# Search Results

## You are looking at 1 - 10 of 22 items for

- Author or Editor: Edward N. Lorenz x

- Refine by Access: All Content x

^{ }

## Abstract

On the basis of five years of Northern Hemisphere isobaric height data, states of the atmosphere separated by 12 days or less are found on the average to resemble each other more closely than randomly selected states, even after adjustment for seasonal trend has been made. The existence of partial predictability of instantaneous weather patterns at least 12 days in advance is thereby confirmed.

## Abstract

On the basis of five years of Northern Hemisphere isobaric height data, states of the atmosphere separated by 12 days or less are found on the average to resemble each other more closely than randomly selected states, even after adjustment for seasonal trend has been made. The existence of partial predictability of instantaneous weather patterns at least 12 days in advance is thereby confirmed.

^{ }

## Abstract

A generalized vorticity equation for a two-dimensional spherical earth is obtained by eliminating pressure from the equations of horizontal motion including friction. The generalized vorticity equation is satisfied by formal infinite series representing the density and wind fields. The first few terms of a particular series solution are obtained explicitly. The series appear to converge near the north pole, and determine a model of a polar air mass. Within the air mass, the coldest winds are northeasterly and the warmest are southwesterly, while the coldest air of all is at the north pole. Heating occurs in the northwesterly winds and cooling in the southeasterlies, while aside from the effect of friction the air mass as a whole is cooled. The energy balance of the air mass is investigated. It is suggested that an analogous distribution of heating and cooling may be instrumental in maintaining the general circulation of the atmosphere.

## Abstract

A generalized vorticity equation for a two-dimensional spherical earth is obtained by eliminating pressure from the equations of horizontal motion including friction. The generalized vorticity equation is satisfied by formal infinite series representing the density and wind fields. The first few terms of a particular series solution are obtained explicitly. The series appear to converge near the north pole, and determine a model of a polar air mass. Within the air mass, the coldest winds are northeasterly and the warmest are southwesterly, while the coldest air of all is at the north pole. Heating occurs in the northwesterly winds and cooling in the southeasterlies, while aside from the effect of friction the air mass as a whole is cooled. The energy balance of the air mass is investigated. It is suggested that an analogous distribution of heating and cooling may be instrumental in maintaining the general circulation of the atmosphere.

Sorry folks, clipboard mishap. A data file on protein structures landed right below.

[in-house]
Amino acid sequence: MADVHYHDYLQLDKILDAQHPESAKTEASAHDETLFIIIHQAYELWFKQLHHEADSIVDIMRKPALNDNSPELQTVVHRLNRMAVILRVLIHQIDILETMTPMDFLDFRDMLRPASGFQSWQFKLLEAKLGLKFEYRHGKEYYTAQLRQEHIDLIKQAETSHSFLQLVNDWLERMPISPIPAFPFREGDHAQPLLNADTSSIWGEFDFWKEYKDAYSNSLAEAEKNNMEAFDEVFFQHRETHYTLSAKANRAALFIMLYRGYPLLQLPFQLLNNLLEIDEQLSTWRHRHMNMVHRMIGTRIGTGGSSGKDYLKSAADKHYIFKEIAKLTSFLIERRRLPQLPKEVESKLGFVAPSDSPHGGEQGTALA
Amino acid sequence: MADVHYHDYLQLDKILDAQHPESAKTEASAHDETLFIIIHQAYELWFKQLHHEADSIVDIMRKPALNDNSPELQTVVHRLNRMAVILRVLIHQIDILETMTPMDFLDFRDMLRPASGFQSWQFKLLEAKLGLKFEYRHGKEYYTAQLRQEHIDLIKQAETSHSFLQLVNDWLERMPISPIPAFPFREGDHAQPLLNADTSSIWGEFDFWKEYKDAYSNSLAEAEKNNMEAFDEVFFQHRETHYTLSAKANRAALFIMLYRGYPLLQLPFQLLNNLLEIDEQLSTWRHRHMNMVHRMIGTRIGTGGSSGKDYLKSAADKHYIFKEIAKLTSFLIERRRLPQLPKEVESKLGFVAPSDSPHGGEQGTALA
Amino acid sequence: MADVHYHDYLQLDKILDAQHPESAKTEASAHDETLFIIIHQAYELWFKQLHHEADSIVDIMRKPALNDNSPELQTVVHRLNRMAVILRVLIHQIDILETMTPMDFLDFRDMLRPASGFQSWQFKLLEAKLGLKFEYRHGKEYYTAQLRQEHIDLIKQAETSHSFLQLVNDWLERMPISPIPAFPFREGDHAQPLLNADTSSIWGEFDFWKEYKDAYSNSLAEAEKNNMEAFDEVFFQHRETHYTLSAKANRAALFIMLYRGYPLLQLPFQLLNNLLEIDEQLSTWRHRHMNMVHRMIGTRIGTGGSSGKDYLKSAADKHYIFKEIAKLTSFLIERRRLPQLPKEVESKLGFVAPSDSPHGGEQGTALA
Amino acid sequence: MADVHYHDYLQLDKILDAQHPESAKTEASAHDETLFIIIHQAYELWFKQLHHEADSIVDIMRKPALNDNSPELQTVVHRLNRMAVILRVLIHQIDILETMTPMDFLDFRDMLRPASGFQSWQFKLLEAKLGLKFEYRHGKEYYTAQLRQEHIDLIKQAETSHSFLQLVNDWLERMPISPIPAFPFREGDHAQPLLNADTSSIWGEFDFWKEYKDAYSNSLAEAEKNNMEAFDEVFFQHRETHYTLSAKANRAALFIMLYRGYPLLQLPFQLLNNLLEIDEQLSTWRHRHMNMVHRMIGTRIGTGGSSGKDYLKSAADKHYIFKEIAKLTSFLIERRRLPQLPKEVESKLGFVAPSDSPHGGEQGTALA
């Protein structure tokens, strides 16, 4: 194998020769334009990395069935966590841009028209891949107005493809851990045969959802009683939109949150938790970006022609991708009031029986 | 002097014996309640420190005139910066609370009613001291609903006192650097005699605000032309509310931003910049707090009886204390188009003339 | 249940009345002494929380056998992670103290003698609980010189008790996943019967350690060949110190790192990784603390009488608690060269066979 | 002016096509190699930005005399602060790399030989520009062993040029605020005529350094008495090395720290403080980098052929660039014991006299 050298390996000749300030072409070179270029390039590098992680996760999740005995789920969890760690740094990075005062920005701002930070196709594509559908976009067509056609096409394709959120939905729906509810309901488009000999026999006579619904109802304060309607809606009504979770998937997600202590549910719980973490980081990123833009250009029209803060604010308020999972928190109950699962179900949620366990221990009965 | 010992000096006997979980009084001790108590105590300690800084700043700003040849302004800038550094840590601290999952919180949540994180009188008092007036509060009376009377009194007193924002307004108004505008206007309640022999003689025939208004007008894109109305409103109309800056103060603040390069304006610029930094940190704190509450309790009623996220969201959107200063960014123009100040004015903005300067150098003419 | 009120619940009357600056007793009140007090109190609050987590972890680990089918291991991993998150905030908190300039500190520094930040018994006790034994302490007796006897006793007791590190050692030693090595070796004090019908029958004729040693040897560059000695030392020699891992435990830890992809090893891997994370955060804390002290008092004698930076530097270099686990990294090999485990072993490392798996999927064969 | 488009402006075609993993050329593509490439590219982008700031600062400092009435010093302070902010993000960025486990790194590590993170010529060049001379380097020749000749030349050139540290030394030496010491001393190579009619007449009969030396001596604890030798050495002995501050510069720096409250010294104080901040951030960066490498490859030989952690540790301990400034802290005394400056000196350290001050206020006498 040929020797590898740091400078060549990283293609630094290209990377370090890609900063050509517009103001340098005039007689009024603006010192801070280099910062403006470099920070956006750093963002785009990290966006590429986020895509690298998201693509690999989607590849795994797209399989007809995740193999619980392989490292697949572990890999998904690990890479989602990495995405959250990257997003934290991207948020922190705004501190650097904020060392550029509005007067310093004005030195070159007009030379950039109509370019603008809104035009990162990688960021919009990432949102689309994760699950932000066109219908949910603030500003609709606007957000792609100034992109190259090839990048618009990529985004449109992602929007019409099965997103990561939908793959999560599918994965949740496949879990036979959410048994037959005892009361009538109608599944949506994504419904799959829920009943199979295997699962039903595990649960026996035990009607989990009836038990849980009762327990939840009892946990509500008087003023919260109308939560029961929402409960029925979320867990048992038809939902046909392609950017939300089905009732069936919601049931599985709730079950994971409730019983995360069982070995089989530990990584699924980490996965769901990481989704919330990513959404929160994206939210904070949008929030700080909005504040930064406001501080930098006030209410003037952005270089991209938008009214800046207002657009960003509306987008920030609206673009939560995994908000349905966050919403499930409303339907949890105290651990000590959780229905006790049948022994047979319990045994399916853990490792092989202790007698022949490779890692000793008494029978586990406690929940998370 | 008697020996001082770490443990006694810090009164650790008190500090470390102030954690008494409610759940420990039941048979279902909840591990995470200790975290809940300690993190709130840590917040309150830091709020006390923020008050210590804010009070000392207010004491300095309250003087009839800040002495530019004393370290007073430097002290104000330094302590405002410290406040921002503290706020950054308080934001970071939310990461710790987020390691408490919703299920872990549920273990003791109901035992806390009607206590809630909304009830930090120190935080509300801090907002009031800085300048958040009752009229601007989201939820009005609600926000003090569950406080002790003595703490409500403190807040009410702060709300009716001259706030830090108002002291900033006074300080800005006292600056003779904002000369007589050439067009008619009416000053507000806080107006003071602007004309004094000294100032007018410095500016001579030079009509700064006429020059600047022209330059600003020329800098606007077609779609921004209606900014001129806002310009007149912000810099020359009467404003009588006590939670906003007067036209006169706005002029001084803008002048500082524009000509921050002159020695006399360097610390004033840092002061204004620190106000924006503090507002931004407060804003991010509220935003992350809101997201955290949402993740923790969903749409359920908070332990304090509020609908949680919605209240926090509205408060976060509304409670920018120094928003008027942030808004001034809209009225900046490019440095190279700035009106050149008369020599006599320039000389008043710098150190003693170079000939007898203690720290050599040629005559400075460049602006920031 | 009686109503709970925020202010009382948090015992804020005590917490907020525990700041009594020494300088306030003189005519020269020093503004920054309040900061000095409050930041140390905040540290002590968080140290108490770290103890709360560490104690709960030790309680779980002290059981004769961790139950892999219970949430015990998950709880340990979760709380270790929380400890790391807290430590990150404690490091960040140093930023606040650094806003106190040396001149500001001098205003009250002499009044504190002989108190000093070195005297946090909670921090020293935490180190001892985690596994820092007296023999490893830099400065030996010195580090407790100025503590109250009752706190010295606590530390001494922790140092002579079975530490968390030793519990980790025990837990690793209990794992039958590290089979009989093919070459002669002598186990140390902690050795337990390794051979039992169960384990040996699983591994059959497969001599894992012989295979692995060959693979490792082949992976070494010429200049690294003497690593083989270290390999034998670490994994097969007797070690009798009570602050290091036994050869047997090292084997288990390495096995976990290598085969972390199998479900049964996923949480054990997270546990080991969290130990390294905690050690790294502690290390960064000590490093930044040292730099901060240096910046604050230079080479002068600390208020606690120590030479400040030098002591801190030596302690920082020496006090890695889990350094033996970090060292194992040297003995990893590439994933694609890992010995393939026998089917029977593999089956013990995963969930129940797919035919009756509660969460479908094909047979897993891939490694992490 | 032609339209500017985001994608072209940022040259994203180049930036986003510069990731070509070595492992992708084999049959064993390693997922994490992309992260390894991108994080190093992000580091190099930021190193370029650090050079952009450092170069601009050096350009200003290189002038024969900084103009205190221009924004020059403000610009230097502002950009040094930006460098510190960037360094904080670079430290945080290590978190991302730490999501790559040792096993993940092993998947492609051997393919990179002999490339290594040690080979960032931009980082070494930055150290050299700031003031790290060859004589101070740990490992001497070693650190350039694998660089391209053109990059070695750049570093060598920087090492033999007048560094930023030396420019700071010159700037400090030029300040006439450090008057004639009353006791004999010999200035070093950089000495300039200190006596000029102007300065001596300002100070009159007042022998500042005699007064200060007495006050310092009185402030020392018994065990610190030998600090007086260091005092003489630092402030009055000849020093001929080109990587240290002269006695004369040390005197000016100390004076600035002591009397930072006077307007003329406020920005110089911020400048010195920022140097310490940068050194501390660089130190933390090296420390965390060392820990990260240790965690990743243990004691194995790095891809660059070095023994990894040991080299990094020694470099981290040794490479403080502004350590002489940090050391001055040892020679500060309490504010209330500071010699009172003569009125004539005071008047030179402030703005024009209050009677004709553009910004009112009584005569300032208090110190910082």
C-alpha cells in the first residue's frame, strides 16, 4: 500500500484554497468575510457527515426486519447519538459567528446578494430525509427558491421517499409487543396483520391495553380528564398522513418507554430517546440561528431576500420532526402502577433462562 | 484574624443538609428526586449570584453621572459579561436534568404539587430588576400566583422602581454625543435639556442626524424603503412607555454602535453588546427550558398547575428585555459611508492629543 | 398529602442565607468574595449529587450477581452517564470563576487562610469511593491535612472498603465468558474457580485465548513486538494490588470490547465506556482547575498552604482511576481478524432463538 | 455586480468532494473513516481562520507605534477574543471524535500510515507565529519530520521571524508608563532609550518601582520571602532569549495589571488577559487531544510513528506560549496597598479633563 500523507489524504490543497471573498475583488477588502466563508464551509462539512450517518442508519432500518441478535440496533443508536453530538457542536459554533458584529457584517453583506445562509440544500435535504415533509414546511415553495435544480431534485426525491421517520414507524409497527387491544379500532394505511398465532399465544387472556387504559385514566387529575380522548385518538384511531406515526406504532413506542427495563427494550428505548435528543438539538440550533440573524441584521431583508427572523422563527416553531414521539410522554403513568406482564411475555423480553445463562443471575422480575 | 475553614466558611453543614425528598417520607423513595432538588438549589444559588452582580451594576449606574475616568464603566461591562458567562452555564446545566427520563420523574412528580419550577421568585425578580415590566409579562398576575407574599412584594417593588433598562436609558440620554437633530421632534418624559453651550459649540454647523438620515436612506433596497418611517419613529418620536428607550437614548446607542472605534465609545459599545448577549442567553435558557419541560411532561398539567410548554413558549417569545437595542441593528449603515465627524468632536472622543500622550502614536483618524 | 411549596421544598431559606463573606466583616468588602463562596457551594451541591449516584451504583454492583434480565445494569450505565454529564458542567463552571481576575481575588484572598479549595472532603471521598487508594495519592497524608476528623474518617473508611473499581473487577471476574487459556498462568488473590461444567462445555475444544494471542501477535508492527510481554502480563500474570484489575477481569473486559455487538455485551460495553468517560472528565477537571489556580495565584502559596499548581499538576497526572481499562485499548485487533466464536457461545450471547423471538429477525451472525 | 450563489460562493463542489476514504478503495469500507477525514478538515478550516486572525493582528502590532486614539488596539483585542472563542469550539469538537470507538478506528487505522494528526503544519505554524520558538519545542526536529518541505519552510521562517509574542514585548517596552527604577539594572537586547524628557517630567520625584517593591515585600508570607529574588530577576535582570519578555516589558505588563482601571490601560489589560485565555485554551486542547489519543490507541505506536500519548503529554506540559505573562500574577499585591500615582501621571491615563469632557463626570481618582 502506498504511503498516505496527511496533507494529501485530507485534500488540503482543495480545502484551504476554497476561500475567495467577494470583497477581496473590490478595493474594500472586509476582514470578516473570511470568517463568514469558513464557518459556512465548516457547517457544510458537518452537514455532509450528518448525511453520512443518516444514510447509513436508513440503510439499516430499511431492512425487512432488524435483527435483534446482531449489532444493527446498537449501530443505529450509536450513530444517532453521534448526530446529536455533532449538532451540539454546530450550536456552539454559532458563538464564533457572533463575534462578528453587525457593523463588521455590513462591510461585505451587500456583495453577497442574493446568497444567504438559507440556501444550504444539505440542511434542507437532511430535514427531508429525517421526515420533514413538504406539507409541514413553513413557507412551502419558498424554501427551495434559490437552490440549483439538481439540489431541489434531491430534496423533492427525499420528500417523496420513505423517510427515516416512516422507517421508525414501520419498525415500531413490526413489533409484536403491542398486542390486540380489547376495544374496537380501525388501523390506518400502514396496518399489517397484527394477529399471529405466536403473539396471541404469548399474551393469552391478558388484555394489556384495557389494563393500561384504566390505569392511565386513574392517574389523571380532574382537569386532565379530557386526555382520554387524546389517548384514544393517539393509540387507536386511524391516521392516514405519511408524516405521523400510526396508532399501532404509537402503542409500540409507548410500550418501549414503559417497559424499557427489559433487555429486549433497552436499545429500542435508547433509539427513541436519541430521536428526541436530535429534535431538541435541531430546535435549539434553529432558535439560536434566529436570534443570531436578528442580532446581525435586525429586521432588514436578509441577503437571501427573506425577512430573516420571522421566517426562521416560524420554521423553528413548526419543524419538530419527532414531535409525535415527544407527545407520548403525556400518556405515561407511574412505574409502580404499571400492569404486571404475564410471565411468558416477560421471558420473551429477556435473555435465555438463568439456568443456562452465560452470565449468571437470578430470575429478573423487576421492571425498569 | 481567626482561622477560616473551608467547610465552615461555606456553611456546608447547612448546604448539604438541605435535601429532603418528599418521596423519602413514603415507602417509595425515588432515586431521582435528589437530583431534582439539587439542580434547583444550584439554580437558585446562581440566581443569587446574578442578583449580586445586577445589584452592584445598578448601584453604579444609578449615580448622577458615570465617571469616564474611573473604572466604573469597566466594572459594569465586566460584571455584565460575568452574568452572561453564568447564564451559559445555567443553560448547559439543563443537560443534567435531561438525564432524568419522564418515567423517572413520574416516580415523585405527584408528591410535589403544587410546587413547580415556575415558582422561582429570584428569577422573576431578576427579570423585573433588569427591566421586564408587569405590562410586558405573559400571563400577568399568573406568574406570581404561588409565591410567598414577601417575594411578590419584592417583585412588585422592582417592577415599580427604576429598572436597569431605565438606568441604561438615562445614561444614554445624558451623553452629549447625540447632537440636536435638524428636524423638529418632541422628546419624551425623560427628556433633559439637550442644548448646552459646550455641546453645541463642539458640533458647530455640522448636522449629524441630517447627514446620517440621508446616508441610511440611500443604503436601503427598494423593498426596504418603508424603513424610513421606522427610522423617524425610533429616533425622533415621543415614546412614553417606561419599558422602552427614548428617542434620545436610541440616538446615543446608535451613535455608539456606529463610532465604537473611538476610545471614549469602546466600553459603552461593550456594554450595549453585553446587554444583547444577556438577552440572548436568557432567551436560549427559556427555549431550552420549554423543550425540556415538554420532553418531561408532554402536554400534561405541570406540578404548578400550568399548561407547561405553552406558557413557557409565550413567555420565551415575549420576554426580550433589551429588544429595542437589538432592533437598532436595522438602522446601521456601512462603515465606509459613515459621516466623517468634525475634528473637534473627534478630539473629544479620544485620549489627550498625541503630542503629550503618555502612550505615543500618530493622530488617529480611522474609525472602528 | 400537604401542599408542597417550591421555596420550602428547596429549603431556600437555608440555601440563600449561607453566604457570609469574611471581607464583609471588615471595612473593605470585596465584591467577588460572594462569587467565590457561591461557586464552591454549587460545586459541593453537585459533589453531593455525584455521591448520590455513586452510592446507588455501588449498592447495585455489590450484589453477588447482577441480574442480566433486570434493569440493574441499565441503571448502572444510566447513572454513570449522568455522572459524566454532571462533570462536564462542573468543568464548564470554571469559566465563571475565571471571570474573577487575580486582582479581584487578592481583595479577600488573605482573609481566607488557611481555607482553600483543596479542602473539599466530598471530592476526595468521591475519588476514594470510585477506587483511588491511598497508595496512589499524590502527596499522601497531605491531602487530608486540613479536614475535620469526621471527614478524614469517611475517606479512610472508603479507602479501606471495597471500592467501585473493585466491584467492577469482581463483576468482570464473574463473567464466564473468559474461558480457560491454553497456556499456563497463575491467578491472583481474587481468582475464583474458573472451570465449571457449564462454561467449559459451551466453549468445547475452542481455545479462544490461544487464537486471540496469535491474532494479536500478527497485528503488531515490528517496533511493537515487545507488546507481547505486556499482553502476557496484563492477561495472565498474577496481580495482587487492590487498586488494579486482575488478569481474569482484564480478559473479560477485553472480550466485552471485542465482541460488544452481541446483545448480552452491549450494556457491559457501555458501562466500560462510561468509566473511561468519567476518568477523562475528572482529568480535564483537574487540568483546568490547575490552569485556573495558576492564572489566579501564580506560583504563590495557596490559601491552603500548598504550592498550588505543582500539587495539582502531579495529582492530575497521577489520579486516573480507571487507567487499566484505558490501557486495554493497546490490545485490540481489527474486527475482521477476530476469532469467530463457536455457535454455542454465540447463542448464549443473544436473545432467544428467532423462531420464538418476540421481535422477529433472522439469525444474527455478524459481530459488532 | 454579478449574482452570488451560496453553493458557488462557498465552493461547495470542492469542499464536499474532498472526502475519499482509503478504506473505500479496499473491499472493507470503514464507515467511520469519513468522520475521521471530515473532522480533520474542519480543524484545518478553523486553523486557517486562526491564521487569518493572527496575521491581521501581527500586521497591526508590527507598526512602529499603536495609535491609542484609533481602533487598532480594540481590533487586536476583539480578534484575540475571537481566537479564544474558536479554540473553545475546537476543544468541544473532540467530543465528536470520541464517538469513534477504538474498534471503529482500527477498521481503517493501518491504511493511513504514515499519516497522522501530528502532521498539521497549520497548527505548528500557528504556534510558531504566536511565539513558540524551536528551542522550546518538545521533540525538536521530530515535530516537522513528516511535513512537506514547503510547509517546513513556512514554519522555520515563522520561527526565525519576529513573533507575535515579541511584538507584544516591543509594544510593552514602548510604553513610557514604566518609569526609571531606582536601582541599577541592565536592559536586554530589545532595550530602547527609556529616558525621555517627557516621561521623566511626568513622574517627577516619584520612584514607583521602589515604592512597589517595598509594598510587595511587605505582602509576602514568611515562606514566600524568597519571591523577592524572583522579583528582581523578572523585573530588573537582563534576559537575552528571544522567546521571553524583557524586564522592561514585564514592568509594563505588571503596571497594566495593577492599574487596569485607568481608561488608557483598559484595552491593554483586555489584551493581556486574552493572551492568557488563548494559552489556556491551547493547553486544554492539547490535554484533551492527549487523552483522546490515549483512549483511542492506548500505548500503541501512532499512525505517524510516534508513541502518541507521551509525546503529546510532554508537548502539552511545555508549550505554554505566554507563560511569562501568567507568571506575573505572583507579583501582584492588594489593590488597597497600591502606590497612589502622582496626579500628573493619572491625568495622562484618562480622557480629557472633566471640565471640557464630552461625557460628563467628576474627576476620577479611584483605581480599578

^{ }

## Abstract

Dynamical systems possessing regimes are identified with those where the state space possesses two or more regions such that transitions of the state from either region to the other are rare. Systems with regimes are compared to those where transitions are impossible.

A simple one-dimensional system where a variable is defined at *N* equally spaced points about a latitude circle, once thought not to possess regimes, is found to exhibit them when the external forcing *F* slightly exceeds its critical value *F** for the appearance of chaos. Regimes are detected by examining extended time series of quantities such as total energy. A chain of *k** fairly regular waves develops if *F* < *F**, and *F** is found to depend mainly upon the wavelength *L** = *N*/*k**, being greatest when *L** is closest to a preferred length *L*
_{0}. A display of time series demonstrates how the existence and general properties of the regimes depend upon *L**.

The barotropic vorticity equation, when applied to an elongated rectangular region, exhibits regimes much like those occurring with the one-dimensional system. A first-order piecewise-linear difference equation produces time series closely resembling some produced by the differential equations, and it permits explicit calculation of the expected duration time in either regime. Speculations as to the prevalence of regimes in dynamical systems in general, and to the applicability of the findings to atmospheric problems, are offered.